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Should I attempt lowering the action on my P-Bass?

Discussion in 'Hardware, Setup & Repair [BG]' started by allanmac00, Nov 8, 2012.

  1. allanmac00

    allanmac00 Supporting Member

    Mar 7, 2006
    I have a USA P-Bass that I love, but the action is rather high. It seems like I'm fighting with the strings unless I'm playing something real slow. I know that I can easily adjust the bridge height for each string, but will I also have to make truss rod adjustments if I do that? Is there anything else I need to keep in mind if I am attempting? Probably a noob question, but I haven't done any setup work before. Thanks!
  2. mrbell321


    Mar 26, 2012
    N. Colorado
    Do it. It's not as hard as some people make it seem. There are videos on youtube that are helpful. There's a set from a luthier at Lakland, I think. The truss rod nut wont feel loose, but if you feel extra resistance, STOP. When I started messing w/ mine I did, as prescribed and made sure all the measurements were to factory spec. However, it never seemed "right". So I just adjusted and fiddled and I've got quite low action and it's quite easy to play.

    Its not all sunshine and roses tho because I apparently have a pretty heavy-handed slap technique that doesn't work on this setup. So I'm having to retrain myself, but I'm not exhausted after 30 seconds playing anymore.
  3. It's not that hard if you watch come videos on how to do it. You'd be hard pressed to find someone less mechanically inclined than me, and I do all my own setups on both guitar and bass. As an aside, I know everyone has their preferences, but I'm amazed how high the action is on most basses. I like a really low action myself.
  4. Ric5

    Ric5 SUSPENDED Supporting Member Commercial User

    Jan 29, 2008
    I convert 4 string Rickenbackers to 5 string basses.
    One of the best skills you can learn is how to be your own bass tech. Knowing how to change strings, set intonation, adjust the truss rod, and adjust bridge height are basic skills every bass player should learn. It will save you a lot of money through the years. I have a dozen basses and if I took them all to a bass tech twice a year for adjustments then I would be spending a lot of money.

    Most basses need to be adjusted twice a year due to seasonal changes and specifically due to humidity changes. Wood expands and contracts with humidity level changes. That is why your bass needs adjusting a couple of times per year.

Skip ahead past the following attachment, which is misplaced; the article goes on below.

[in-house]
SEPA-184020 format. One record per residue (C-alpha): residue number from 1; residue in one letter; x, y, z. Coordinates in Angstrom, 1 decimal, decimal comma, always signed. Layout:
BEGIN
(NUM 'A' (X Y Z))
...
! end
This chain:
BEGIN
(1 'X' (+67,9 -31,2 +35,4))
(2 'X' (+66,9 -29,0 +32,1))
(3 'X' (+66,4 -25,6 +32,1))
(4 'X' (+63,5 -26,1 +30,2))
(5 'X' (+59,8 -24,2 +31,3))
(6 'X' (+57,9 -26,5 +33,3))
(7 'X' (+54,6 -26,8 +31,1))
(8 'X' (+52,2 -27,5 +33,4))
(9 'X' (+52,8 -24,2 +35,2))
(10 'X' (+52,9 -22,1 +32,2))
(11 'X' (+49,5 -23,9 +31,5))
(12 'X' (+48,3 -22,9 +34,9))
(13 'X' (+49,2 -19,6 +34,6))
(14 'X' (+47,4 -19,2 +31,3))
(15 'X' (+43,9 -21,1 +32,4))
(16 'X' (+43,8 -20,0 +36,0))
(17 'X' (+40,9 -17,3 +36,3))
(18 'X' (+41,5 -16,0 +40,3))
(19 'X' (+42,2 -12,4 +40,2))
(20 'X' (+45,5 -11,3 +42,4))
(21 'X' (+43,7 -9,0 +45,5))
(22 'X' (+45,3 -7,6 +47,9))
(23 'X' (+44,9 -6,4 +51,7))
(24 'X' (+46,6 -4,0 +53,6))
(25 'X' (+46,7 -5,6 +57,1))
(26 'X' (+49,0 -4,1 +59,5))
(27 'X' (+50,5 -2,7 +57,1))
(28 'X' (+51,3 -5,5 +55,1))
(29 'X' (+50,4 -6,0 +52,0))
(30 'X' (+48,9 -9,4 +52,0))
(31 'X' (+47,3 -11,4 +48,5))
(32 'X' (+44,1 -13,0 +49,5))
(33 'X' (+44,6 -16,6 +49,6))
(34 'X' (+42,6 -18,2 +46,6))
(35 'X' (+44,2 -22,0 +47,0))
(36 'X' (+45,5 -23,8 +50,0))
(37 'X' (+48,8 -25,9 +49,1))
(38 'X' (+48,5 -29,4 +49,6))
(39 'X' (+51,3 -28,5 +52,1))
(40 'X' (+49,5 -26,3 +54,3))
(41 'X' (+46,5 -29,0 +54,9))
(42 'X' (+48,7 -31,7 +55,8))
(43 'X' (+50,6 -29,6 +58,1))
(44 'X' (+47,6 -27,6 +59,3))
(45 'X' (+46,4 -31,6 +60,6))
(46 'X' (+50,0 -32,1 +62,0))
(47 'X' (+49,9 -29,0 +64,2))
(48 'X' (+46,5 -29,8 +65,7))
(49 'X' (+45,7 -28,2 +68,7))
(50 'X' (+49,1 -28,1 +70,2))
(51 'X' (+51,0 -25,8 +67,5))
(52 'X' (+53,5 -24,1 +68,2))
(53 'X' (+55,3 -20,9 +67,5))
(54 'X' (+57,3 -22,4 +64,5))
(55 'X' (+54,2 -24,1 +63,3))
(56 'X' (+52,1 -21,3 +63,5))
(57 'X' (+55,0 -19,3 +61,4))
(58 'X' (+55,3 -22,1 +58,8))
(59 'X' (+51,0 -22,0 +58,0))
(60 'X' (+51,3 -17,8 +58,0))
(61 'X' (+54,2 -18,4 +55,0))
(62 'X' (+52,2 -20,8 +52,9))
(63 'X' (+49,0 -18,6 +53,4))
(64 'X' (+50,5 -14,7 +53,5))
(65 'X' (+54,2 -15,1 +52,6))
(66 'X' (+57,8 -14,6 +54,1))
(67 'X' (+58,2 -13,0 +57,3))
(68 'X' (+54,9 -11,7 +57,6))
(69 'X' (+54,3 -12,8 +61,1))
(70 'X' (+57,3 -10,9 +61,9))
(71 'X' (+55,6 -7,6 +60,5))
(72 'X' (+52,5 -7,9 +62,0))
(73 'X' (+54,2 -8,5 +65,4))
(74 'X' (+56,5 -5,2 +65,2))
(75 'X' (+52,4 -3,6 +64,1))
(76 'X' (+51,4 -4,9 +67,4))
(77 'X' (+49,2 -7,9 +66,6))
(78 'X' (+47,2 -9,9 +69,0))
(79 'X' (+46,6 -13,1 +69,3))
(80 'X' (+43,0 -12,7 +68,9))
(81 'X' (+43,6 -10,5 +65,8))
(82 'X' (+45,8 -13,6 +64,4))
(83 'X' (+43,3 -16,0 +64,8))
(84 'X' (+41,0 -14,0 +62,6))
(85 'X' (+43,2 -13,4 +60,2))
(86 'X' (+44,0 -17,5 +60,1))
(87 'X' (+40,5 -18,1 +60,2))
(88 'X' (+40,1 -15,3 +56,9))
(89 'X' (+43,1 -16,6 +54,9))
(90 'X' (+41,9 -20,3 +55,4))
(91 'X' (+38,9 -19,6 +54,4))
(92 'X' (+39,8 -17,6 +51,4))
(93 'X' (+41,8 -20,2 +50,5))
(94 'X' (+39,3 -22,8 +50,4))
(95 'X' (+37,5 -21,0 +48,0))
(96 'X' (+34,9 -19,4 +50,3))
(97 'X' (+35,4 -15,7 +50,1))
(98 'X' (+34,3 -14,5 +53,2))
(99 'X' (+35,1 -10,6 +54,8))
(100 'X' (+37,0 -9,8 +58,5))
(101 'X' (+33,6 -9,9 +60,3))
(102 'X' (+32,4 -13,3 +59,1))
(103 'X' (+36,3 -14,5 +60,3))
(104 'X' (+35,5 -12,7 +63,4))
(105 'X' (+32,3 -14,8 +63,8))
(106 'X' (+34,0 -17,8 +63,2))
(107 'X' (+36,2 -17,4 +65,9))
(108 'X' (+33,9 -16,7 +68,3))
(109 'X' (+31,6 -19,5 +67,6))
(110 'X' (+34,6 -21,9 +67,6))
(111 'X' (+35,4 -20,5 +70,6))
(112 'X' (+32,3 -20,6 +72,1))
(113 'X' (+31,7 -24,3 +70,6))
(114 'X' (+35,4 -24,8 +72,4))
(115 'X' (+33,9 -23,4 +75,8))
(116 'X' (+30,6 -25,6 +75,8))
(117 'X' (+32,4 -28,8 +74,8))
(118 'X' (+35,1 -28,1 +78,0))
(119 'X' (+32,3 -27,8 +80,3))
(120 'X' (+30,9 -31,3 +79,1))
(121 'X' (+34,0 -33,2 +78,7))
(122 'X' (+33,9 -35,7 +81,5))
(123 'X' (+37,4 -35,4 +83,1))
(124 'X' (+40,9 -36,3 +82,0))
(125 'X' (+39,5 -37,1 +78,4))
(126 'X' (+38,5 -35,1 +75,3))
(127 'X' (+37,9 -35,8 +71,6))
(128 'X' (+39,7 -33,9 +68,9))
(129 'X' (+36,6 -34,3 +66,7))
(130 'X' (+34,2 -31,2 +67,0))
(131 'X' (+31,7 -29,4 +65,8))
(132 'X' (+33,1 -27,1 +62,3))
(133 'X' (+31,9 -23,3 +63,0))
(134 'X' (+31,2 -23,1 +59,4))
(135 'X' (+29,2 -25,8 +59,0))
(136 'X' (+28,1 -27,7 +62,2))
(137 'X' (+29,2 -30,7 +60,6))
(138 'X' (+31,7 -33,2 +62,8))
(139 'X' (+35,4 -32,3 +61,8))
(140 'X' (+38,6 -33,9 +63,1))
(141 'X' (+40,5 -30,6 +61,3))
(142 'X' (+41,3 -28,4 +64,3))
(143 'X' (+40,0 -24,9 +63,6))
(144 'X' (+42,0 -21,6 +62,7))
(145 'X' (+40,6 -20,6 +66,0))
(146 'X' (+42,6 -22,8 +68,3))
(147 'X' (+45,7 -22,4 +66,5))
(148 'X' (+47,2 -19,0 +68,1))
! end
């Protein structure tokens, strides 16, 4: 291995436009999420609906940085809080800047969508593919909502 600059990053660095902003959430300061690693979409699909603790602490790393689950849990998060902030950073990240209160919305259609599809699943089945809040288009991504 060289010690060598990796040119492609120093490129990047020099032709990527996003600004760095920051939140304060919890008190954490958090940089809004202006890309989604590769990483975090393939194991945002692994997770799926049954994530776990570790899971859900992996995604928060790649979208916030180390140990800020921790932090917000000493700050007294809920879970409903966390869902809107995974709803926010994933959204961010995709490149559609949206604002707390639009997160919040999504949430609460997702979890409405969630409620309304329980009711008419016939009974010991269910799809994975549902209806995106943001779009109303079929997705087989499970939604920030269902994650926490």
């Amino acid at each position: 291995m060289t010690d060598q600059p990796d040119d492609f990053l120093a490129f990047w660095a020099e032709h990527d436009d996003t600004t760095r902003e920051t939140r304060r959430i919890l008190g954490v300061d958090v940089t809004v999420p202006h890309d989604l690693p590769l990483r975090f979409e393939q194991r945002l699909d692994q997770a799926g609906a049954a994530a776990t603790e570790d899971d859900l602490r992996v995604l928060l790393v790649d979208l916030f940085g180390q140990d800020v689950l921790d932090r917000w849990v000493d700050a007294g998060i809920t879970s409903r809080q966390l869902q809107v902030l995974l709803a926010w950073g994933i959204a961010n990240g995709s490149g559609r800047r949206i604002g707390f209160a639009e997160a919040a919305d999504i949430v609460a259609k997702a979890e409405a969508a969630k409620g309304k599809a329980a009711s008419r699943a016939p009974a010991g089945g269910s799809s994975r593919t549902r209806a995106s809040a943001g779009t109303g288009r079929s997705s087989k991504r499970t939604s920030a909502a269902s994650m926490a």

If you store the bass in a humidity controlled room then you will need fewer adjustments.
  5. bunkaroo


    Apr 25, 2003
    Endorsing Artist: Spector Basses
    Absolute truth here. I've been playing about 25 years and it wasn't until last year I started to get comfortable with being my own tech for basic setup. I was always afraid I'd mess my bass up. I finally took the plunge li,e Ric because I was amassing more basses and I just couldn't justify a trip to my guy every time something felt off.

    It's very simple though as long as you have the right tools. I have a capo and feeler gauge for measuring neck relief, and a 6" ruler with 64ths for measuring string height off the 12th fret.

    Definitely don't put it off - it's no fun playing a bass that feels like a chore to play. I remember when I was 19 and got my first Carvin, I didn't even know you had to get them setup. I was ready to send it back because I didn't like how it felt. A friend suggested I take it to a shop for some adjustments. Guy spent like 10 minutes on it and handed it to me. I was stunned - it felt awesome.

    Good luck!
  6. bassbully

    bassbully Endorsed by The PHALEX CORN BASS..mmm...corn!

    Sep 7, 2006
    Blimp City USA
    It is not hard at all. All bassists should know how to do it themselves. Youtube has great vids on doing this.
  7. rockinrayduke

    rockinrayduke Supporting Member

    Dec 30, 2007
    Henderson, NV
  8. DiabolusInMusic

    DiabolusInMusic Functionless Art is Merely Tolerated Vandalism Supporting Member

    Do all your own setups, it is super easy, I use the Jerzy Drozd pdf mentioned above but I don't recommend his radius gauges, they suck. Go get some radius gauges from tunemybass.com. I am going to assume it is also a Fender P-bass, they have factory specs on their website as well. It is really easy, and the rewards are great.

    So in short, yes you should attempt to lower it.